If it is possible, as much as depends on you, live peaceably with all men. Beloved, do not avenge yourselves, but rather give place to wrath; for it is written, “Vengeance is Mine, I will repay,” says the Lord. Therefore “If your enemy is hungry, feed him; If he is thirsty, give him a drink; For in so doing you will heap coals of fire on his head.” Do not be overcome by evil, but overcome evil with good.
Paul finishes this chapter of Romans with his final admonition for the Christian, we are to do good and not evil. We are to show kindness with mercy and not revenge. We are to look out for the welfare of others, rather than ourselves. Paul is calling us to live in harmony with all people. However, knowing that this will not always be possible. There will be times when no matter what we do or say people will not be at peace with us. And it’s during these times, we are called not to seek revenge nor retaliation, but rather seek out what is best for all involved. This can be especially challenging today in a secular society where feelings and emotions are quickly replacing right and wrong. Where how we feel about our actions is considered more important than whether what we did was right or wrong. However, despite this we are called to do what is right for one another without having our own best interest at heart.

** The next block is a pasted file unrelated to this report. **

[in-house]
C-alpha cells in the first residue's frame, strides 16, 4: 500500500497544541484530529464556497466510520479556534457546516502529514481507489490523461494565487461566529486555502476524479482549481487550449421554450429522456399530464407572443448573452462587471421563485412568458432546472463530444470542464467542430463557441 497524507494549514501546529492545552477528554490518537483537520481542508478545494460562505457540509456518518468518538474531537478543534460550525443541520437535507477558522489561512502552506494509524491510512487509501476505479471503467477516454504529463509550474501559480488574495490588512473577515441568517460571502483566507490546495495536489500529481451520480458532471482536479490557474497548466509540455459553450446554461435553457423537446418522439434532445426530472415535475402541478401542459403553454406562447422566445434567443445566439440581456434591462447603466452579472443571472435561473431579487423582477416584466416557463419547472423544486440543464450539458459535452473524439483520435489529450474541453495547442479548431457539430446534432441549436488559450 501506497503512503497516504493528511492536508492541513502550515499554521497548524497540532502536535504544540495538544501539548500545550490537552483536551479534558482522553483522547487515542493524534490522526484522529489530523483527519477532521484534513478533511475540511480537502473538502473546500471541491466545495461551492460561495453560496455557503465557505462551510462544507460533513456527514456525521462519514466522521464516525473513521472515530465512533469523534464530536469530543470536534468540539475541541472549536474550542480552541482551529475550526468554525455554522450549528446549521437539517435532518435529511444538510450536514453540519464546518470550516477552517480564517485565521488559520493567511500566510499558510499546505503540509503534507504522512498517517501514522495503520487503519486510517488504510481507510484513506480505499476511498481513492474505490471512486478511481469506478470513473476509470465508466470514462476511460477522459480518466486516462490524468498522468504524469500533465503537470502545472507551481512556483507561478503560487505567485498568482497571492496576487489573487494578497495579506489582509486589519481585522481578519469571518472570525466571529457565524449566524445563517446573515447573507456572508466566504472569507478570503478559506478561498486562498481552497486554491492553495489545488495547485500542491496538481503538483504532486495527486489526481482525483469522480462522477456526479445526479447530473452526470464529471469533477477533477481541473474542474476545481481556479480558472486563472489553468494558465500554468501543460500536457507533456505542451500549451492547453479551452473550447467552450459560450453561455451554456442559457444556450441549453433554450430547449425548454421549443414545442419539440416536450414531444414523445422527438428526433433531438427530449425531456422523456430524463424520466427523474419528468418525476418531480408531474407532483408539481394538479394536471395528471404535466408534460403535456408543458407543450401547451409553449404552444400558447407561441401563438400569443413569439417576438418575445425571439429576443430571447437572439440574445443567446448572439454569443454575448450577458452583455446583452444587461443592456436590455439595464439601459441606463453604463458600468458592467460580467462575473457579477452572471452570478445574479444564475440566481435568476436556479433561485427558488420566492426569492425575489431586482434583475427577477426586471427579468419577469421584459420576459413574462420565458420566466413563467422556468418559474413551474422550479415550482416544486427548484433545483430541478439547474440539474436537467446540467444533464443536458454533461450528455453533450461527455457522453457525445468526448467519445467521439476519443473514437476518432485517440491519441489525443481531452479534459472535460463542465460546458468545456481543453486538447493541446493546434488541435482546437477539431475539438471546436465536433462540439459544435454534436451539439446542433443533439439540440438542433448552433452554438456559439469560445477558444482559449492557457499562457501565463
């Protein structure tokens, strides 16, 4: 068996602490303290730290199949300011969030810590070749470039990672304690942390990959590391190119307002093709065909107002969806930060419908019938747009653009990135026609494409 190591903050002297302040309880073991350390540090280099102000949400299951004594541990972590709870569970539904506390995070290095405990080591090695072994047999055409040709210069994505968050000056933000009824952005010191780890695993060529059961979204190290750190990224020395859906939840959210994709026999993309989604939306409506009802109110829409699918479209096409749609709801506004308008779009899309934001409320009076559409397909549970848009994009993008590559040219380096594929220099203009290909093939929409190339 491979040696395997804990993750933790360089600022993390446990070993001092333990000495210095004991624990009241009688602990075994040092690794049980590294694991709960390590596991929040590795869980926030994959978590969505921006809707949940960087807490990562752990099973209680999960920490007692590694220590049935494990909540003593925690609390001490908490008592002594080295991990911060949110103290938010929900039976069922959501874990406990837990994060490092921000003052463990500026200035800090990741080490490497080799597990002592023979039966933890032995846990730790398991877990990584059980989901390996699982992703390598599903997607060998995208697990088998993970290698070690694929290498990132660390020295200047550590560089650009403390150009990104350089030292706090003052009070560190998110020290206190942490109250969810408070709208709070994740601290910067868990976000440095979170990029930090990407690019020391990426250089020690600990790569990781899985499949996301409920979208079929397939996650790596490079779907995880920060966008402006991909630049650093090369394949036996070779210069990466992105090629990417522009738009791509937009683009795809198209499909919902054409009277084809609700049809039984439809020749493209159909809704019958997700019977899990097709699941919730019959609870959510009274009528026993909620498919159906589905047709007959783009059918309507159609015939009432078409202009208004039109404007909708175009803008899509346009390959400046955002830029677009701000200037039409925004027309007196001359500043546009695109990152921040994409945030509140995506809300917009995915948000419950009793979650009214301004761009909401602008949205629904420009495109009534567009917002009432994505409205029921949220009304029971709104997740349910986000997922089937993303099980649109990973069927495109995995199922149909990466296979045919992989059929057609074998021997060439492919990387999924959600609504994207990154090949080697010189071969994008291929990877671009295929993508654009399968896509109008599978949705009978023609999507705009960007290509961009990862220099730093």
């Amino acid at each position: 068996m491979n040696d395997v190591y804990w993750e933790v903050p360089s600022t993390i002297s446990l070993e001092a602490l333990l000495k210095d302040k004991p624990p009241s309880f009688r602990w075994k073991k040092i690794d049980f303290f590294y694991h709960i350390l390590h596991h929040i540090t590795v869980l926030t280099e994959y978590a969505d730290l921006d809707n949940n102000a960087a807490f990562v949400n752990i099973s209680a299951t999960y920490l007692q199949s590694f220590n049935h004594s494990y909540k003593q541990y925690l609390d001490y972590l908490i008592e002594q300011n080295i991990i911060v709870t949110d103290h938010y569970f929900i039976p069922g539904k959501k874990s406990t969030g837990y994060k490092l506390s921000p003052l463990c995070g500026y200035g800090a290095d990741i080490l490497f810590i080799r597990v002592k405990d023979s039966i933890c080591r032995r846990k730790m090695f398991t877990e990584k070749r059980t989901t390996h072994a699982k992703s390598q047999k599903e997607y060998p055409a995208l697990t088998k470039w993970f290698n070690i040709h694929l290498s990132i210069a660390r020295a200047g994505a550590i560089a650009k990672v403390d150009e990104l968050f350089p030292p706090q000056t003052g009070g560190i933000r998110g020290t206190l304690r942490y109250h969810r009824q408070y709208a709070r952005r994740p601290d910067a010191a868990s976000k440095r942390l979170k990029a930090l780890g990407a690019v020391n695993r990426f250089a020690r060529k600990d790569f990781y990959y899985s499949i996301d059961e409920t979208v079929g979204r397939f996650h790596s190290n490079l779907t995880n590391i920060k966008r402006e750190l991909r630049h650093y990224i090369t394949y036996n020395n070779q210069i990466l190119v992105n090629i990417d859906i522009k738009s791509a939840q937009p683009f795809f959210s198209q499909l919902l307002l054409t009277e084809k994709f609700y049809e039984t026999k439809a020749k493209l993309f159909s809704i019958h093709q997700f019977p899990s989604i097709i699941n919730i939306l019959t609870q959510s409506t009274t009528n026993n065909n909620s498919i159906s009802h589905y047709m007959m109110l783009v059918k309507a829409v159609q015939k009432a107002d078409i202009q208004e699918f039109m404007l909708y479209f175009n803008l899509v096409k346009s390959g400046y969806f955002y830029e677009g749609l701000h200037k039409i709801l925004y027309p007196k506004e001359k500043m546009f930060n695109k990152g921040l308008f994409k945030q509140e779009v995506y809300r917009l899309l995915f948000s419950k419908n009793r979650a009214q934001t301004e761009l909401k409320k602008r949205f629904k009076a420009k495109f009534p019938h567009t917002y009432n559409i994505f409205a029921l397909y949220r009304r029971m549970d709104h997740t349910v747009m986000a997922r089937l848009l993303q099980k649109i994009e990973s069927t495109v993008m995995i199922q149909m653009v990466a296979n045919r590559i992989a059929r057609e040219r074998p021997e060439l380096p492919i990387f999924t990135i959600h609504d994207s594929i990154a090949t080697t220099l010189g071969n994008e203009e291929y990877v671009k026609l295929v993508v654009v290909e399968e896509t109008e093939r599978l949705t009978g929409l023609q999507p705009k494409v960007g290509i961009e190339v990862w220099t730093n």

Therefore, if your enemy is hungry, feed them, if they are thirsty, give them something to drink, if they are naked, clothe them and if they are in need help them. For Christ Jesus did the same for us when people reviled Him, struck Him and sent Him to death. Moreover, because He did that for us, the way is clear for you and me to spend eternity by His side, and in His service. Paul closes this chapter with a reference to “heaping coals of fire” upon their heads. Given the context of the chapter and the book this most likely refers to your good deeds bringing about a change of heart for your enemies, invoking shame and embarrassment for their actions. There was an ancient Egyptian practice of carrying hot pans of coal on one’s head-dress to outwardly represent the burning pain of shame and guilt. This was meant to signify repentance because of bad behavior or misconduct. In addition, there was another practice of wrapping warmed coals into your head-dress in order to keep you warm on a cold night. In either case the message is clear, we are to do good to all people, and let God do His work of transformation in their hearts.